How Much Does Horse Transportation Cost?
Since you can’t ride your horse long distances to get from point A to point B, you may be thinking about hiring a professional horse transportation service to do the job for you. Hiring a professional horse hauler will depend on many factors such as the distance being traveled, if they have to cross state lines, the amount of horses that need to be hauled and the company you choose.
How much is it?
- When it comes to transporting horses, most companies will charge per horse and per mile. For example, each horse may cost $2 each per mile. On average, expect to pay $0.75 to $4 per horse, per mile, but some haulers may add discounts as you add horses to the trip. This won’t include the unloaded mile rate most companies may charge if they have to come back. For example, if you needed to haul your two horses 100 miles for a horse show and the company had to drive back, this could be a total of 200 miles. Because of this, it’s often ideal to double the miles your horses have to be hauled to get a better idea of what it’s going to cost. Usually, if the trip is less than 25 miles, the minimum cost will be $100.
- One forum member on chronofhourse.com chimed in and let the community know what she charged. She charged $1.25 per mile for one horse, $1.50 per mile for two horses and $1.80 per mile for three horses.
- CirclesHorse.com, a horse transportation company located in Florida, charges $1 per loaded mile for the first 1,000 miles and $0.70 per mile for every mile of 1,001. A multiple horse discount of 10% is available for up to three horses and 15 percent for four or more.
What is going to be included?
- The majority of the professionals out there will use a horse trailer to ship your horse from one point to another. Depending on the circumstances, your horse may be on board with other horses, while smaller trailers/companies may ship your horse only. Before the horse is shipped, they will prepare your horse for transport and keep you up to date on the progress as the trip is completed.
- Reputable haulers will ask for papers such as an original negative Coggins test signed by a vet within 30 days of transportation and registration papers.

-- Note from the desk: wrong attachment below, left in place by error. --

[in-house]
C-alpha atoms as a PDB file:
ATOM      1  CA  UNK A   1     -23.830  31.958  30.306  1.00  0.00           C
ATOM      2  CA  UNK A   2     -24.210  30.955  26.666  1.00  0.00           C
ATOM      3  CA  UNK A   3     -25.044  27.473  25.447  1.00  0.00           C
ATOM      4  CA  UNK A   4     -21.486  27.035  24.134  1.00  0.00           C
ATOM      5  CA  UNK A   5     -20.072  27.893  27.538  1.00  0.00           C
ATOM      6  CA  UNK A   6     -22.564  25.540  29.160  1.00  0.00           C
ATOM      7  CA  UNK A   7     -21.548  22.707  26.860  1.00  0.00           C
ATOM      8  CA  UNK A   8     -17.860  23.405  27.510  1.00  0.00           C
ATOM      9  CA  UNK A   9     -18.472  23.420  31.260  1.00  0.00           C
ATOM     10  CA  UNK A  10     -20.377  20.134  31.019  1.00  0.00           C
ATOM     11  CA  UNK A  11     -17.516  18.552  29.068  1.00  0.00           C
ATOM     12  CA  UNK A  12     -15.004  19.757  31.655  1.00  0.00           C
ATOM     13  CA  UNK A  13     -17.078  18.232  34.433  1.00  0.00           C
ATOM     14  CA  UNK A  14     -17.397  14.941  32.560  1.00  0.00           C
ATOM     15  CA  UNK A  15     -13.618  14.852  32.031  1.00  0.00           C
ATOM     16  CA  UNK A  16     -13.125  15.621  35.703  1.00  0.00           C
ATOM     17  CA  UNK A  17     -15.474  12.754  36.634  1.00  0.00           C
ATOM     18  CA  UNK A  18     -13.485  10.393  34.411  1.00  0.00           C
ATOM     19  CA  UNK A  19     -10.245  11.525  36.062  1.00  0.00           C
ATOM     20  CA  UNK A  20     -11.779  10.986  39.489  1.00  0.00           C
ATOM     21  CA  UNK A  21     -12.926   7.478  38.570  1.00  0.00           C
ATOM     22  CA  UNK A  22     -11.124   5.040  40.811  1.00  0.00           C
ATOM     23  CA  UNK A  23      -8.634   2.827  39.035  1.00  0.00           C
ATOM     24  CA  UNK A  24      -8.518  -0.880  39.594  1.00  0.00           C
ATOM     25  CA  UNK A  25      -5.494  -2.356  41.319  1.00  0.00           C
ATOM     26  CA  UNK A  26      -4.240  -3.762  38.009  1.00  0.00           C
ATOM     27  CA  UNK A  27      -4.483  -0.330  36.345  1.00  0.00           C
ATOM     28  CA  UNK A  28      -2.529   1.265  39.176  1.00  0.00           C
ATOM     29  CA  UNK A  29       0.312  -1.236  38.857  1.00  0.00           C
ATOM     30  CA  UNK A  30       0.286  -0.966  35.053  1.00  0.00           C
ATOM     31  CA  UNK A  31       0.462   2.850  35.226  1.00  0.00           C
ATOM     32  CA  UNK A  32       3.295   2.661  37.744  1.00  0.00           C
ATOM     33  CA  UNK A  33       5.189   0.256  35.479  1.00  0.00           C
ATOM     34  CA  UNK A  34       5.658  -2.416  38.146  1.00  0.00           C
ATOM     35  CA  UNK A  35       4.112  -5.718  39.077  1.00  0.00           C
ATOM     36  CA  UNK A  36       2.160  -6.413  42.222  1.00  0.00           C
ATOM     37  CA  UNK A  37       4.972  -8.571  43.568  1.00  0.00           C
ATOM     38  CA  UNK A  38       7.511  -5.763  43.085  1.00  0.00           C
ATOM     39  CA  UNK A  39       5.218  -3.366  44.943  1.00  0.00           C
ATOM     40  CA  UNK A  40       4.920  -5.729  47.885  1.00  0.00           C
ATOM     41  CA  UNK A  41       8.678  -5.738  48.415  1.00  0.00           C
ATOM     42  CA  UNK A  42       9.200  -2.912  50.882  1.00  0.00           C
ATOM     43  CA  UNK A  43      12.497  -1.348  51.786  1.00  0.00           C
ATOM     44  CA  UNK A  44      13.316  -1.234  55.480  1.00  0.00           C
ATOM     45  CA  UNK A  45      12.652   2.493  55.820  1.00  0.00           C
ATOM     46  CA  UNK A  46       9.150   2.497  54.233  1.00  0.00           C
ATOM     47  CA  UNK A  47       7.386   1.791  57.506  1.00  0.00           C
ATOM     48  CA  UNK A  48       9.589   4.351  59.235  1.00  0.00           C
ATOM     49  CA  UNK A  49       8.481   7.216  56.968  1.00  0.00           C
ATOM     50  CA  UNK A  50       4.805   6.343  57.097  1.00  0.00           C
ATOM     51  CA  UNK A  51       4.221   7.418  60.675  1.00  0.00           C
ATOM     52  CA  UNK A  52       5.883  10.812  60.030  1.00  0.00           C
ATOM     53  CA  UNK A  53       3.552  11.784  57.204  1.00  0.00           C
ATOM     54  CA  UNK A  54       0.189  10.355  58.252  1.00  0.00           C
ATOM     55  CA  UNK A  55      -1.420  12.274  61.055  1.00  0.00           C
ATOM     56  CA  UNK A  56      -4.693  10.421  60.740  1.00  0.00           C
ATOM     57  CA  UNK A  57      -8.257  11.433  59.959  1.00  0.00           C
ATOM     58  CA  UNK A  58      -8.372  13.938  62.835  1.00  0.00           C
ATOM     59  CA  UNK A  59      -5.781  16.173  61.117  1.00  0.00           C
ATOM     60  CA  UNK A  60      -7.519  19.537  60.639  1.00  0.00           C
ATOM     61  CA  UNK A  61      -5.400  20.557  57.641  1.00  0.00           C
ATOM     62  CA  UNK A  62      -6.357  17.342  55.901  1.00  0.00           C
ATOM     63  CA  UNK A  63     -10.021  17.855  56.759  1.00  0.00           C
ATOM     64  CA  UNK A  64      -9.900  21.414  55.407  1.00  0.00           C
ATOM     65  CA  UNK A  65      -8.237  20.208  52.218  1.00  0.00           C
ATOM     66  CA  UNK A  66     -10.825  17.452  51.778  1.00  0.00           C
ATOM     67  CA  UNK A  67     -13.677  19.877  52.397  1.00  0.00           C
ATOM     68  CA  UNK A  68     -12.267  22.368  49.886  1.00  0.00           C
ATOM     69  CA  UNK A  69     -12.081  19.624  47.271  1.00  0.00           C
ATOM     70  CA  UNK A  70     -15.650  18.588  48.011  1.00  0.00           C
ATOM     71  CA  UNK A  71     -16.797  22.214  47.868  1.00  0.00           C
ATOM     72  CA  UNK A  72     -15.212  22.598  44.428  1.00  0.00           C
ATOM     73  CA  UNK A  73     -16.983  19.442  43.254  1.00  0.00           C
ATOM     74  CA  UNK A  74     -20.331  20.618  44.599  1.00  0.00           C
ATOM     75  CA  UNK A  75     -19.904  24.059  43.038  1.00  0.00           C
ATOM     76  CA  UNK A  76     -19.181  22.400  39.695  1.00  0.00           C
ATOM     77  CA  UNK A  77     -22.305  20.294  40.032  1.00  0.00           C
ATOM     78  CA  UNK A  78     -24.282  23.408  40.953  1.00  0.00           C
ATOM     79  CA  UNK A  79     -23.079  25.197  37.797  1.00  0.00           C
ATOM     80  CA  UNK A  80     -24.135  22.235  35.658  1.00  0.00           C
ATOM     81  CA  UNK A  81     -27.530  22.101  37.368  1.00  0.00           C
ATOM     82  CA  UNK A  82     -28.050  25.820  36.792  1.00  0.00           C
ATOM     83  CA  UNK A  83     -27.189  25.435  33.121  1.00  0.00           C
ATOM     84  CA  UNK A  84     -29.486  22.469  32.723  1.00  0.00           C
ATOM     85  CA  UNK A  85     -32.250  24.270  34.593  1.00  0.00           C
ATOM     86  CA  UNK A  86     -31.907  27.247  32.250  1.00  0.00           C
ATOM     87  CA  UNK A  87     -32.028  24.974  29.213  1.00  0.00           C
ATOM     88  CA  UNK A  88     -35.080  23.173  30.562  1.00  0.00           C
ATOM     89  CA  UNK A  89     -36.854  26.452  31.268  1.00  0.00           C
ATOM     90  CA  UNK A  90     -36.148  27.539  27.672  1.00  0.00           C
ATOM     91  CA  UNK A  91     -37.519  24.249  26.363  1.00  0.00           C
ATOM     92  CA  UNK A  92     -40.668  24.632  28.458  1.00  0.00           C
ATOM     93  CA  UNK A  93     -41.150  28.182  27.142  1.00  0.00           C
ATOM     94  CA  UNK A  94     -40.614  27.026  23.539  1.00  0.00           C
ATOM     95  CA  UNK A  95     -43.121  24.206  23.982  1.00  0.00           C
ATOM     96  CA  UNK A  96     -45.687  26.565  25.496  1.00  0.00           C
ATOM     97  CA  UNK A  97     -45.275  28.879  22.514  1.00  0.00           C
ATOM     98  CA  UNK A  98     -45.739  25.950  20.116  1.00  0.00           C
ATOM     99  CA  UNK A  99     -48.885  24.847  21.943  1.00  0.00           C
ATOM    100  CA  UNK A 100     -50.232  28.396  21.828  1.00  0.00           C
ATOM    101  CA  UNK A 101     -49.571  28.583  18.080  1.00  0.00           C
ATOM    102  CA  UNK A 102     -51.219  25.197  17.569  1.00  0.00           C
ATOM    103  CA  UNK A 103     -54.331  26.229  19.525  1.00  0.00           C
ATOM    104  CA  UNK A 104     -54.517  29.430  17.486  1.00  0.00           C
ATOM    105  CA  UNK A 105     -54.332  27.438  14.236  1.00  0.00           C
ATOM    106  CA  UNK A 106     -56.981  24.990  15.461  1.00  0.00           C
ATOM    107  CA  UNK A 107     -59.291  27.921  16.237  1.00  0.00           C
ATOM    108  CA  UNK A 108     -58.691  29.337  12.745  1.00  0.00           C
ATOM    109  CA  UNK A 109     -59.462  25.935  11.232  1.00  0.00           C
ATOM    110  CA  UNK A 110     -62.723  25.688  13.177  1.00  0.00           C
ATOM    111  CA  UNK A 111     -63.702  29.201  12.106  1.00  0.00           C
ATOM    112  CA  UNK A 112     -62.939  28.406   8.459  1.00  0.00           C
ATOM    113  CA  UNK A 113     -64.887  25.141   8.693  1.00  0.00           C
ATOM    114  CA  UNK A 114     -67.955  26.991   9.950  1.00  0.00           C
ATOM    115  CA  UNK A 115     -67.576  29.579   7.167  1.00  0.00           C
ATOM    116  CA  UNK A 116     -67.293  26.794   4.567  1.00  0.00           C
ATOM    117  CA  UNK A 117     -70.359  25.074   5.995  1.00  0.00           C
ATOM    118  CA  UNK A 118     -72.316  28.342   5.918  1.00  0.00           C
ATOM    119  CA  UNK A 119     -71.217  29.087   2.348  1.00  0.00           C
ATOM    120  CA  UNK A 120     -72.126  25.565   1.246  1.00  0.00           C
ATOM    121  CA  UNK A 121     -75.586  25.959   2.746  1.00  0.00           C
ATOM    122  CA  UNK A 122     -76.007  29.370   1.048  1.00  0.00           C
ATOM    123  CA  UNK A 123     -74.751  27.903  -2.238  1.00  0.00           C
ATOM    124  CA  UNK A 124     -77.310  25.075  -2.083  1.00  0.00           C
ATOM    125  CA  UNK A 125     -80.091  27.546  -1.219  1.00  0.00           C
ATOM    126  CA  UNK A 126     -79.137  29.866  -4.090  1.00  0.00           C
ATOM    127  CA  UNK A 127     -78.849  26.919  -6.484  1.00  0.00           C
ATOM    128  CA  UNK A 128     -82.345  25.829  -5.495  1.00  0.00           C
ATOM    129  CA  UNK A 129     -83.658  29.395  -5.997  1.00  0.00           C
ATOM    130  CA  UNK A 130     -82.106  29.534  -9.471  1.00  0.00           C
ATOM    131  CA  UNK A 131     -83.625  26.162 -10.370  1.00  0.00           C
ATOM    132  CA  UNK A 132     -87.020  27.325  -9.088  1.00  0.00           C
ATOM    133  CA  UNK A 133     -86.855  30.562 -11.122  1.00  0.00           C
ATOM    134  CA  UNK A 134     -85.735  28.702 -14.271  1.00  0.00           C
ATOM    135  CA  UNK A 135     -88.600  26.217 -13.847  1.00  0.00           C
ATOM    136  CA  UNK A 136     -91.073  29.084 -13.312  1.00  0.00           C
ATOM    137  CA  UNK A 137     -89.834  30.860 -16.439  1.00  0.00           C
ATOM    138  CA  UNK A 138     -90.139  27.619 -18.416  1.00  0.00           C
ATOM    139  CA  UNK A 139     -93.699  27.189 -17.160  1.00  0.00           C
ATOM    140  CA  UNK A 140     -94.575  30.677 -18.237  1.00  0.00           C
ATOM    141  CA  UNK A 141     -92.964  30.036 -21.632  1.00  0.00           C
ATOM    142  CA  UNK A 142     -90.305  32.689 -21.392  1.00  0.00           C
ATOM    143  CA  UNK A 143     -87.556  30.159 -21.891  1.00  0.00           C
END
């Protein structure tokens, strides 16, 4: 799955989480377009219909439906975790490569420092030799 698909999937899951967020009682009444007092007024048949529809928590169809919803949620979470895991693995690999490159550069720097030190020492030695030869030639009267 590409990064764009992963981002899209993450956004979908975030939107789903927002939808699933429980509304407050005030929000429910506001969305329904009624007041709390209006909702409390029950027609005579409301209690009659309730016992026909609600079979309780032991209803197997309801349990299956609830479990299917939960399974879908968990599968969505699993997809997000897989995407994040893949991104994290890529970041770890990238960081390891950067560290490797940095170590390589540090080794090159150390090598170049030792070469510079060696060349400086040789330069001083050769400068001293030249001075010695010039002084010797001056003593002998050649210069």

What are the extra costs?
- Some services may have a “hookup fee,” which often adds another $50 to $100 to the total quote.
- Sedatives are sometimes used to calm horses that may have issues while being transported. These sedatives can cost anywhere from $20 to $100 and will have to be prescribed by a licensed veterinarian.
- The prices will fluctuate with the gas prices as well. The higher the gas price, the more this price average can rise.
- If the horses aren’t up to date with their tags, many shipping services will require that all tags are up to date before transport. The same can be said about vaccinations as well.
- Toll fees, if on the trip, can be an additional cost to consider.
- Longer trips which require an overnight hotel stay may additional fees tacked on the bill.
- Cancellation fees may apply if canceled within 48 hours.
Tips to know
- When choosing any hauler, always make sure they are licensed and insured to protect your investment. A reputable service will be more than happy to offer this information.
- Most haulers will have a minimum charge, so be sure to ask about this before committing.
- Before you even consider shipping your horse, make sure it’s trained properly to avoid any issues. This will include teaching your horse how shipping works and checking your horse’s shoes before the trip begins. It’s highly advisable to avoid a tranquilizer unless your vet recommends it.
How can I save money?
- If you have more than one horse to be transported, it’s a good idea to look for a company that will haul the horses at the same time since most will provide discounts for two or more.
- Be sure to compare at least three companies before signing a contract. Companies such as UShip can help you find transporters in your area at a low cost. Many are more than happy to provide a quote over the phone or on the internet before signing up.